One technical note: Jackson shot “The Hobbit” in a new format known as HFR, or high frame rate. What it does is double the traditional frame rate of film, 24 frames per second, to 48 frames per second. Select theaters are screening the film in HFR, which is how I saw it, and I can’t recommend this format at all. The difference is stark and distracting to say the least, with a look reminiscent of a cheap soap opera, and ends up unwittingly exposing the fakery of many special effects shots. Avoid HFR.

Don’t Be Afraid of the Dark

August 26, 2011 by  
Filed under Cody, Reviews

Starring: Katie Holmes, Guy Pearce, Bailee Madison
Written by: Guillermo del Toro (“Pan’s Labyrinth”), Matthew Robbins (“Mimic”)
Directed by: Troy Nixey (debut)

Although children are curious by nature, there are certain things that should frighten even the most precocious of kids. In “Don’t Be Afraid of the Dark,” emotionally-unstable youngster Sally Hirst (Bailee Madison) hears strange and eerie whispering voices calling her name from the vents in her house. The voices beg for escape and invite her to play. Her reaction is to do all she can to let them out, rather than cower in fear. This questionable logic is the first in a series of distracting choices that riddle a horror film that lacks scares and leaves audiences muttering to themselves about the ridiculousness of it all.

Written and produced by well-established director Guillermo del Toro (“Pan’s Labyrinth”), “Dark” follows Sally who has relocated from her mother’s house to a house being renovated by her father Alex (Guy Pearce) and his new girlfriend Kim (Katie Holmes). While exploring a hidden basement, Sally finds a furnace occupied by tiny goblin-like creatures that steal sharp objects to attack their victims. They also crave children’s teeth and are sensitive to light. When the lights go out, these menacing and evil monsters whisper and torment Sally, who tries to convince her reluctant father their lives are in danger if they stay in the house.

Looking a little young for the age of the character she is playing, Bailee Madison feels like a slight miscast. Consistent with many of her films in her short-lived career, Madison’s ability to cry on cue is once again exploited. While she is obviously very good at letting the tears flow, there are always far too many scenes of her sobbing. With Madison being the main focus of the film, Holmes and Pearce both turn unmemorable supporting performances as the acceptance-craving Kim and the oblivious Alex.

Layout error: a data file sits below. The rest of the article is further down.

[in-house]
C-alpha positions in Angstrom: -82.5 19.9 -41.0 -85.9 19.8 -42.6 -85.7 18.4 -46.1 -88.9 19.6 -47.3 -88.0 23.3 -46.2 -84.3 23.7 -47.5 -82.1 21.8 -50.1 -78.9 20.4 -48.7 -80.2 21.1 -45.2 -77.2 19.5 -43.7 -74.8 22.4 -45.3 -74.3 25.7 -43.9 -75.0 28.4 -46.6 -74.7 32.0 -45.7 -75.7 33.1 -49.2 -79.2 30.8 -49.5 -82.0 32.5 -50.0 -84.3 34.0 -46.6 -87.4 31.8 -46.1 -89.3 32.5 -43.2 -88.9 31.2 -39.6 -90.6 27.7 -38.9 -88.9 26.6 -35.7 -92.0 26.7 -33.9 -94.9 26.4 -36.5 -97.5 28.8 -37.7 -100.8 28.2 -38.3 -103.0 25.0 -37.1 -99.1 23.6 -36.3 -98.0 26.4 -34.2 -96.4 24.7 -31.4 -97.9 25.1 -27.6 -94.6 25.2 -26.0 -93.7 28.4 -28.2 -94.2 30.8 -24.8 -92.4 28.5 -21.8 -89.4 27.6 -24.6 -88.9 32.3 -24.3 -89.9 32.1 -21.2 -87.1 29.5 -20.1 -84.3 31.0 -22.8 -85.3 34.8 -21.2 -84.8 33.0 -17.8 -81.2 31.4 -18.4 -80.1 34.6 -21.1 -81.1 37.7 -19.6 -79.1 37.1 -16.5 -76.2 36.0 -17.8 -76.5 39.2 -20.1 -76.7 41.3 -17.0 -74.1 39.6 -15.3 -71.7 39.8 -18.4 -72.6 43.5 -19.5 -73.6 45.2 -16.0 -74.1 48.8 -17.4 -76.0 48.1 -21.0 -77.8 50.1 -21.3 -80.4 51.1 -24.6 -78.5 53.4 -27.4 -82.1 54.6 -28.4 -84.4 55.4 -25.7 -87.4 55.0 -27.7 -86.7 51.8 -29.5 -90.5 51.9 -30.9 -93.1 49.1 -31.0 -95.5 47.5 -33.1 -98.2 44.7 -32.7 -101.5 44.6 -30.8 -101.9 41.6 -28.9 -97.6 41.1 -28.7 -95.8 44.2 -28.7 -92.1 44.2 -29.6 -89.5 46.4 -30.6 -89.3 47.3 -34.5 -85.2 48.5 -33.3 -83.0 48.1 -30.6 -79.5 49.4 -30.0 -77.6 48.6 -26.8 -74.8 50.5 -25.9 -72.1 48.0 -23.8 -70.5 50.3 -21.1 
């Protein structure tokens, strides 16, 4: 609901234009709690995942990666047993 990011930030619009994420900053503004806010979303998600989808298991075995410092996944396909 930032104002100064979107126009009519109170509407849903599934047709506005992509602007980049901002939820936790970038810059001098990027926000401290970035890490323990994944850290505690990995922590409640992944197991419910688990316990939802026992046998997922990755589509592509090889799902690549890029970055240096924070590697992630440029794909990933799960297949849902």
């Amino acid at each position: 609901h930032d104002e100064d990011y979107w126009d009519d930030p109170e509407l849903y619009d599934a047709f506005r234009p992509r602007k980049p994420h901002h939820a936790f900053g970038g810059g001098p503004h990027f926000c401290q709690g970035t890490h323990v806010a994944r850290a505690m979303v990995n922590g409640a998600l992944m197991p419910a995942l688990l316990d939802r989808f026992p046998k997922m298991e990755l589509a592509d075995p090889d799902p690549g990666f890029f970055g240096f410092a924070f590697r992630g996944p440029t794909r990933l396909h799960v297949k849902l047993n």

Ranging from smaller implausible feats such as Sally being able to unscrew a bolt that has been sealed for perhaps hundreds of years to logical leaps that are out of place even in a horror film, “Dark” is full of moments that will leave audiences incredulous. The most annoying occurrence throughout the movie is how nobody in peril can seem to remember to flip a light switch to make the creatures scamper. As they thrash and scream, trying to fend off the fun-size miscreants, the lights only come on when someone barges down a locked door.

At one point in the film, Alex breaks down and admits he has no idea what to do. His mental crisis doesn’t come until after someone in the house is attacked and badly injured, his daughter is mentally and physically tormented, and his girlfriend slowly starts to believe Sally is telling the truth. Maybe leaving the house would be a good starting point?

While debut director Troy Nixey utilizes a few easy jump scares, a true sense of terror and dread is sorely missing. Even worse, the filmmakers strive for an entirely serious tone, which actually results in a few scenes intended to strike horror being ripe for unintentional laughter. Ultimately, “Don’t Be Afraid of the Dark” falls victim to too many horror movie clichés. While much of the movie takes place in the dark, it is no excuse for characters to miss the solutions that are right in front of their faces.

Carlos Cuarón – Rudo y Cursi

May 15, 2009 by  
Filed under Chaléwood, Interviews

Five years passed after screenwriter Carlos Cuarón was nominated for an Academy Award for his 2001 film “Y tu mama tambien” before he began writing his next feature script. The rough idea he had for his movie was about “a soccer player from a humble background.” When he shared some of his thoughts with actors Gael Garcia Bernal and Diego Luna, he didn’t expect their response: they both wanted the part.
 
Instead of making a choice between the actors, Carlos, who is the younger brother of Y tu mama tambien director Alfonso Cuarón, decided to rework his story and write it about two brothers. The film, “Rudo y Cursi,” tells the story of Tato (Bernal) and Beto (Diego), siblings who are recruited onto rival professional soccer teams.

During an interview with me, Cuarón, 42, who along with penning “Rudo y Cursi” makes his directorial feature debut, talked about his personal passion for soccer and whether or not he used his own relationship with his brother to create his main characters.

Did you use your relationship with Alfonso in any part of the script?

The only thing that is sort of the same between Rudo and Cursi and Alfonso and me is that we are all sometimes a bunch of dumbasses. The story is more about my observation of other sibling relationships.

Was there ever any sibling rivalry between you and Alfonso since you both work in the same industry?

I guess there was some sibling rivalry, but the way we work together is more of a partnership. I would write scripts with him of projects that I liked and I would say no to the ones I didn’t like. I didn’t think it was necessary to have to show off my relationship with my brother in this film.

Because of the success of “Y tu mama tambien” back in 2001 do you find it easier or more challenging to write today? Is there more or less pressure?

Well, this script was really difficult for me. It really took a lot of time. I wrote and rewrote for two whole years before I felt it was ready to shoot. This project is different from “Y tu mama tambien” because I was finding the story and the characters as I was writing. In other projects, I know more about the story and the characters before I start writing.